Re: What is that "more" that makes E-R model truly independent ?
Date: Tue, 24 Jul 2007 16:42:09 GMT
"beginner16" <kaja_love160_at_yahoo.com> wrote in message
> On Jul 24, 1:22 pm, "David Cressey" <cresse..._at_verizon.net> wrote:
> > "beginner16" <kaja_love..._at_yahoo.com> wrote in message
> > My insight into what makes E-R valuable comes, in part, from some
> > experiences dating back to the 1990s. In one case, I was working with
> > local data modeller, and he had taken a huge enterprise wide database
> > for VAX DBMS and abstracted it out to an E-R model (including, but not
> > limited to, a diagram). when the time came to design and build a
> > database in Oracle that used some data from an Rdb database, but which
> > described the same underlying enterprise as the old database, the data
> > analysis phase of the project was essentially completed in an afternoon,
> > taking the suubset of the E-R model relevant to the subject at hand.
> > For your background, VAX DBMS was (and still is) a CODASYL database
> > product. CODASYL (or network) databases are like hierarchical except
> > a record can belong to more than one set.
> > Anyway, the advantage that E-R offers over some alternatives is that it
> > less biased toward one data model or another. It's easy to derive a
> > relational model from an E-R model. It's also fairly easy to derive a
> > hierarchical model, a network model, or even an object oriented model
> > the same starting place. This lack of bias is, from my experience, very
> > important. It helps in the necessary discipline of keeping design
> > from analysis.
> > As to whether relational has its own diagramming convention, the answer
> > decidedly yes. There are even some tools out there that will manage an
> > model and an equivalent relational model in parallel. One such tool is
> > Architect from Sybase.
> Do we sometime use relational diagrams even at conceptual level( data
> modelling and not ANSI/SPARC ) or only at logical level?
I have seen this done. However, it seems to me that such diagrams often intermix requirements issues (problem domain) with design issues (solution domain). I prefer to treat the conceptual level as modeling the data only from the point of view of the problem domain, and let the logical level take care of those aspects of the design that are on the one hand relational data model dependent, but on the other hand, independent of the specific DBMS, platform, or expected volume and load.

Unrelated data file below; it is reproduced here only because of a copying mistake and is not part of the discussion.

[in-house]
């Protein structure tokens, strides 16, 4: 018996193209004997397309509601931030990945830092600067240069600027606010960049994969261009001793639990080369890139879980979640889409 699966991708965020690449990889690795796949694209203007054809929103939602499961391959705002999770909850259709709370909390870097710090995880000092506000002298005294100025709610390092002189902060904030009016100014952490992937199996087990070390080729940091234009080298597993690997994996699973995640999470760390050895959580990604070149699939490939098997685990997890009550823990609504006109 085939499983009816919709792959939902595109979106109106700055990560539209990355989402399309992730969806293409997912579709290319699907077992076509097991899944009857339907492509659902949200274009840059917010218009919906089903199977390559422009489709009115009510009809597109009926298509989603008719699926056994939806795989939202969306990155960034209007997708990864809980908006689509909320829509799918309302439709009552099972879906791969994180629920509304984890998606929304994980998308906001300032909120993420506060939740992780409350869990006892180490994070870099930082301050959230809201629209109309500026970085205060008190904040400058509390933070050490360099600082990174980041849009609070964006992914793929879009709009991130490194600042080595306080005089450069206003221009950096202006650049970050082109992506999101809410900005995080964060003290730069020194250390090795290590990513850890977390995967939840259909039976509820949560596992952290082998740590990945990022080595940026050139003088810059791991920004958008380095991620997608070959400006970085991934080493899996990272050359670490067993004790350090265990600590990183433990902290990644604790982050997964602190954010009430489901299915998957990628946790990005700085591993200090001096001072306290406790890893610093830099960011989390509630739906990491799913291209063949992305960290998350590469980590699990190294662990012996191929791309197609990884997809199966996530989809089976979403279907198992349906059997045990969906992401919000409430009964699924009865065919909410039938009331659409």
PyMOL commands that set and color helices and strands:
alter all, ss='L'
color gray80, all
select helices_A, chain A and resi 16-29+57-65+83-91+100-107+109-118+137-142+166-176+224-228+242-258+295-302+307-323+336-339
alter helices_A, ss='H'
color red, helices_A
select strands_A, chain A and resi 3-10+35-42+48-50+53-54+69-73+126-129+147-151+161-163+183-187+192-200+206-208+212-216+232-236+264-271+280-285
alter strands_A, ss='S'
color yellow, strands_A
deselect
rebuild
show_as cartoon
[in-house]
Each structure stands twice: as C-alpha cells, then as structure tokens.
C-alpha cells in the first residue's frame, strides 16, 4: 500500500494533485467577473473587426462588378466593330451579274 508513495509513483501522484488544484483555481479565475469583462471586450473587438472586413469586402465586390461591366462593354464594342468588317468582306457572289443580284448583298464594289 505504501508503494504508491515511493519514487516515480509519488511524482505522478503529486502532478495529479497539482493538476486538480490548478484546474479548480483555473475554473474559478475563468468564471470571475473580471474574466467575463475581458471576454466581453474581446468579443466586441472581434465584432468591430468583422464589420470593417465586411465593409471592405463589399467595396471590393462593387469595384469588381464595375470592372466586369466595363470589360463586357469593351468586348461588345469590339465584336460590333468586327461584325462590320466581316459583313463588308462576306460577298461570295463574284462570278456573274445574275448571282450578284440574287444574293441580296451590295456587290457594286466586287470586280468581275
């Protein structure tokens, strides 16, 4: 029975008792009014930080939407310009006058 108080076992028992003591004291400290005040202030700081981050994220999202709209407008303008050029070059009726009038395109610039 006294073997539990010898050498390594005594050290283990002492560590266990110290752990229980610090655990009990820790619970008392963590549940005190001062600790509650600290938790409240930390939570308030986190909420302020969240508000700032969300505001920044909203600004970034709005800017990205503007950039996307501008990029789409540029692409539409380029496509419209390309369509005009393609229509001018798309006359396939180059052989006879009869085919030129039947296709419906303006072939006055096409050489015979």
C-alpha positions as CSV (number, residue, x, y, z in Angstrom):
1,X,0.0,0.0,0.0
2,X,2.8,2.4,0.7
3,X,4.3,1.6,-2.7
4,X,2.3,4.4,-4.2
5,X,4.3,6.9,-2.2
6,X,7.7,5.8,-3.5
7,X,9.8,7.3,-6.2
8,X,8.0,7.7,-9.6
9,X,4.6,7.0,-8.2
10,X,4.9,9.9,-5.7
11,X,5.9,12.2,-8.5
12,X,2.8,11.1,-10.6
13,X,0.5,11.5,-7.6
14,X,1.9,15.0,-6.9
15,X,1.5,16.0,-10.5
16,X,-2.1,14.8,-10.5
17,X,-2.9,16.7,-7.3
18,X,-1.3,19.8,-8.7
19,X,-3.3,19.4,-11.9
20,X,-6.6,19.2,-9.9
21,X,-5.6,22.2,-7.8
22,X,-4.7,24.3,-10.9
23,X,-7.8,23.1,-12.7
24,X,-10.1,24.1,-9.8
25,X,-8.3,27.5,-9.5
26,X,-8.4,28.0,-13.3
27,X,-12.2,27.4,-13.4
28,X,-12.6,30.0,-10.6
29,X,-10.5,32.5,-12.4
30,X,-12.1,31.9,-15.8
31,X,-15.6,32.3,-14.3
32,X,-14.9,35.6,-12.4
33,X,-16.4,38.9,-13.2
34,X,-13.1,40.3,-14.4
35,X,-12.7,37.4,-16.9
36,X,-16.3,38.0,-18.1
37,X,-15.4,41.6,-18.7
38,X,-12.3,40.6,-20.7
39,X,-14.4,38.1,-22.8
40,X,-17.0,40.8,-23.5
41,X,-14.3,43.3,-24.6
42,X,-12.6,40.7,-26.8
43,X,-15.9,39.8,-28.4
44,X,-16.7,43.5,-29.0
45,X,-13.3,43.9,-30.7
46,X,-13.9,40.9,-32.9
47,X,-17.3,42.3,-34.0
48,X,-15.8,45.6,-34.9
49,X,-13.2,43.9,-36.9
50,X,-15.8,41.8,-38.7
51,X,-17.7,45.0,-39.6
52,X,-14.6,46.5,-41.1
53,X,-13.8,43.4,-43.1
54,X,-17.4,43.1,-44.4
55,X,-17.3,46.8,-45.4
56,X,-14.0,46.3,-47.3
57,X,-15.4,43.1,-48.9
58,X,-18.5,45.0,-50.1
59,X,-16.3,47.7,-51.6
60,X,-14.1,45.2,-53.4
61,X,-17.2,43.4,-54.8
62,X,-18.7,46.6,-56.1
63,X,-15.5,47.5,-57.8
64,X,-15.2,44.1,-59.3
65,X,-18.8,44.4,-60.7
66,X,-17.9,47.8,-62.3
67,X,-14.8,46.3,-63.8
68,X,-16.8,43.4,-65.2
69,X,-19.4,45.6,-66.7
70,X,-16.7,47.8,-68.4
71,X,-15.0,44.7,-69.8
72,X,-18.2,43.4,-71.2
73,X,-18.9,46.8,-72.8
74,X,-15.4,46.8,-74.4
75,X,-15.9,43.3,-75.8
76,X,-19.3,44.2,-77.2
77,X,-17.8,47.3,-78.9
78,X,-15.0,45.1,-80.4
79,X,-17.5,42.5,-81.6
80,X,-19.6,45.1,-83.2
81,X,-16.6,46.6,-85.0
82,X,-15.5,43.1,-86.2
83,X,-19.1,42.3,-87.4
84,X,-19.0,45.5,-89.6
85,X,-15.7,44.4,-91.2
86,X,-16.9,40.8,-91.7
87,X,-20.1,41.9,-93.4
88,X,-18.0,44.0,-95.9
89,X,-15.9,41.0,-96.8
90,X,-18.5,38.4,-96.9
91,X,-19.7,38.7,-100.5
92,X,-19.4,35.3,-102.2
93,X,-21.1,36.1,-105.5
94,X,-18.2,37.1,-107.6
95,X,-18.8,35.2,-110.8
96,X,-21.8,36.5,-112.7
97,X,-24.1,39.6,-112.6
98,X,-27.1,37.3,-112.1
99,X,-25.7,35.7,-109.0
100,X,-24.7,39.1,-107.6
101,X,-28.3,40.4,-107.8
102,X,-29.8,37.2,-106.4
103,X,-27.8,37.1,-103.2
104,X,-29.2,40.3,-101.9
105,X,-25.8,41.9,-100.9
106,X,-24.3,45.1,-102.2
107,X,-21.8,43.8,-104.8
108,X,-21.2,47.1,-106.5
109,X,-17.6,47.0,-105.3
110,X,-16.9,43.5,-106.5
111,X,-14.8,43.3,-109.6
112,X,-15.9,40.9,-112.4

Many of the regulars in this forum are quite firm in maintaining the distinction between the relational model as such, and the SQL model, often called "relational" out there in the industry. When matters of theory are being discussed, such a distinction is often crucial for clarity. In terms of practical database design, using today's soi disant commercial relational DBMS products, the design of SQL tables can often be treated as "close enough to relational" so that the differneces won't affect the design.
> Quote from my book:
> "With conceptual model we can't ( ussually ) define semantics of
> I know what the term semantics means, but not in this context. Does it
> mean that at conceptual level the diagrams don't tell us the meaning
> of that data? Uh, that doesn't make much sense
For what it's worth, it doesn't make much sense to me, either. The concpetual level is precisely where the semantics of the data should be pinned down. Down at the logical level or below, the data is increasingly being stored, structured, retrieved and manipulated in ways that are independent of what the data really means. This is where math is helpful. Received on Tue Jul 24 2007 - 18:42:09 CEST